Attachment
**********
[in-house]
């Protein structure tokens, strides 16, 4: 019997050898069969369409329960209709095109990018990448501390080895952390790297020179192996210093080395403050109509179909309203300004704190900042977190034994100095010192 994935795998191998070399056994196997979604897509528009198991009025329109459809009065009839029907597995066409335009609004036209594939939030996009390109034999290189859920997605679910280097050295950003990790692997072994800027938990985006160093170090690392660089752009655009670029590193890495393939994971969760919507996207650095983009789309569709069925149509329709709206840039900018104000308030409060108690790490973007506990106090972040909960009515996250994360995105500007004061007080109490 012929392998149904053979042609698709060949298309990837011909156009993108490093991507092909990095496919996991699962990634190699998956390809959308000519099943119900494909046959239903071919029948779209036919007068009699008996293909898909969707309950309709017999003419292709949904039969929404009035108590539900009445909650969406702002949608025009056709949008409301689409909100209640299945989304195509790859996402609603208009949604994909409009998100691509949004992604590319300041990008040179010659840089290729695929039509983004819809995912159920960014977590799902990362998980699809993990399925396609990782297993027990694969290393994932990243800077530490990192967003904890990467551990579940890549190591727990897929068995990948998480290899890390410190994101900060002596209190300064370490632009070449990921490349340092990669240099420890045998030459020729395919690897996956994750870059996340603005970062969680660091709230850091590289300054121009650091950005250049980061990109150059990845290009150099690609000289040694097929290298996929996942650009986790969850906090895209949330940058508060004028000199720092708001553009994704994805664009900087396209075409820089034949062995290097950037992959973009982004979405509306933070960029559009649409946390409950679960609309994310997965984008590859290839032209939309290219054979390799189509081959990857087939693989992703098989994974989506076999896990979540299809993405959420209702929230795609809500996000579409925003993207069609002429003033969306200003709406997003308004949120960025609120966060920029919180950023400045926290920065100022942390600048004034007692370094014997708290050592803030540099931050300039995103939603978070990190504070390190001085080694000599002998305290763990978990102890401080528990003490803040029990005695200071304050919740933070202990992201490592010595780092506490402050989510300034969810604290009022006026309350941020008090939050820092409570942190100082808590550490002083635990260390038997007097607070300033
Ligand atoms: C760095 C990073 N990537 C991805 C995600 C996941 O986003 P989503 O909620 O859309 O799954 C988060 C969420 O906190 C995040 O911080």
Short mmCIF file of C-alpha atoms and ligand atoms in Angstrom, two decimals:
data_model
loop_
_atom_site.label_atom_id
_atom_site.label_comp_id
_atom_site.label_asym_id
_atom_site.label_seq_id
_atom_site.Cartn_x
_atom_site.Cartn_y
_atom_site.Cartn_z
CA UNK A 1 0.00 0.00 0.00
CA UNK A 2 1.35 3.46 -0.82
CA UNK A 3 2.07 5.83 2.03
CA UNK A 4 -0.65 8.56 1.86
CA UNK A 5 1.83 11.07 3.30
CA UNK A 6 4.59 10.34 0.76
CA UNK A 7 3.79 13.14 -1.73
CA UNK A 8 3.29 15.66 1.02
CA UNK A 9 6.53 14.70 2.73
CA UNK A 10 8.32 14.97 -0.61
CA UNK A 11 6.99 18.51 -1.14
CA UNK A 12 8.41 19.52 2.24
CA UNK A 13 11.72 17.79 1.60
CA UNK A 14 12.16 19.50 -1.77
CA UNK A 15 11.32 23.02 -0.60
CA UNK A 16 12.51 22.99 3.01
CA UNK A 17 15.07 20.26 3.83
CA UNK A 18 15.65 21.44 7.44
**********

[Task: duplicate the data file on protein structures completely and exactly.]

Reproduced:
[in-house]
């Protein structure tokens, strides 16, 4: 019997050898069969369409329960209709095109990018990448501390080895952390790297020179192996210093080395403050109509179909309203300004704190900042977190034994100095010192 994935795998191998070399056994196997979604897509528009198991009025329109459809009065009839029907597995066409335009609004036209594939939030996009390109034999290189859920997605679910280097050295950003990790692997072994800027938990985006160093170090690392660089752009655009670029590193890495393939994971969760919507996207650095983009789309569709069925149509329709709206840039900018104000308030409060108690790490973007506990106090972040909960009515996250994360995105500007004061007080109490 012929392998149904053979042609698709060949298309990837011909156009993108490093991507092909990095496919996991699962990634190699998956390809959308000519099943119900494909046959239903071919029948779209036919007068009699008996293909898909969707309950309709017999003419292709949904039969929404009035108590539900009445909650969406702002949608025009056709949008409301689409909100209640299945989304195509790859996402609603208009949604994909409009998100691509949004992604590319300041990008040179010659840089290729695929039509983004819809995912159920960014977590799902990362998980699809993990399925396609990782297993027990694969290393994932990243800077530490990192967003904890990467551990579940890549190591727990897929068995990948998480290899890390410190994101900060002596209190300064370490632009070449990921490349340092990669240099420890045998030459020729395919690897996956994750870059996340603005970062969680660091709230850091590289300054121009650091950005250049980061990109150059990845290009150099690609000289040694097929290298996929996942650009986790969850906090895209949330940058508060004028000199720092708001553009994704994805664009900087396209075409820089034949062995290097950037992959973009982004979405509306933070960029559009649409946390409950679960609309994310997965984008590859290839032209939309290219054979390799189509081959990857087939693989992703098989994974989506076999896990979540299809993405959420209702929230795609809500996000579409925003993207069609002429003033969306200003709406997003308004949120960025609120966060920029919180950023400045926290920065100022942390600048004034007692370094014997708290050592803030540099931050300039995103939603978070990190504070390190001085080694000599002998305290763990978990102890401080528990003490803040029990005695200071304050919740933070202990992201490592010595780092506490402050989510300034969810604290009022006026309350941020008090939050820092409570942190100082808590550490002083635990260390038997007097607070300033
Ligand atoms: C760095 C990073 N990537 C991805 C995600 C996941 O986003 P989503 O909620 O859309 O799954 C988060 C969420 O906190 C995040 O911080």
Short mmCIF file of C-alpha atoms and ligand atoms in Angstrom, two decimals:
data_model
loop_
_atom_site.label_atom_id
_atom_site.label_comp_id
_atom_site.label_asym_id
_atom_site.label_seq_id
_atom_site.Cartn_x
_atom_site.Cartn_y
_atom_site.Cartn_z
CA UNK A 1 0.00 0.00 0.00
CA UNK A 2 1.35 3.46 -0.82
CA UNK A 3 2.07 5.83 2.03
CA UNK A 4 -0.65 8.56 1.86
CA UNK A 5 1.83 11.07 3.30
CA UNK A 6 4.59 10.34 0.76
CA UNK A 7 3.79 13.14 -1.73
CA UNK A 8 3.29 15.66 1.02
CA UNK A 9 6.53 14.70 2.73
CA UNK A 10 8.32 14.97 -0.61
CA UNK A 11 6.99 18.51 -1.14
CA UNK A 12 8.41 19.52 2.24
CA UNK A 13 11.72 17.79 1.60
CA UNK A 14 12.16 19.50 -1.77
CA UNK A 15 11.32 23.02 -0.60
CA UNK A 16 12.51 22.99 3.01
CA UNK A 17 15.07 20.26 3.83
CA UNK A 18 15.65 21.44 7.44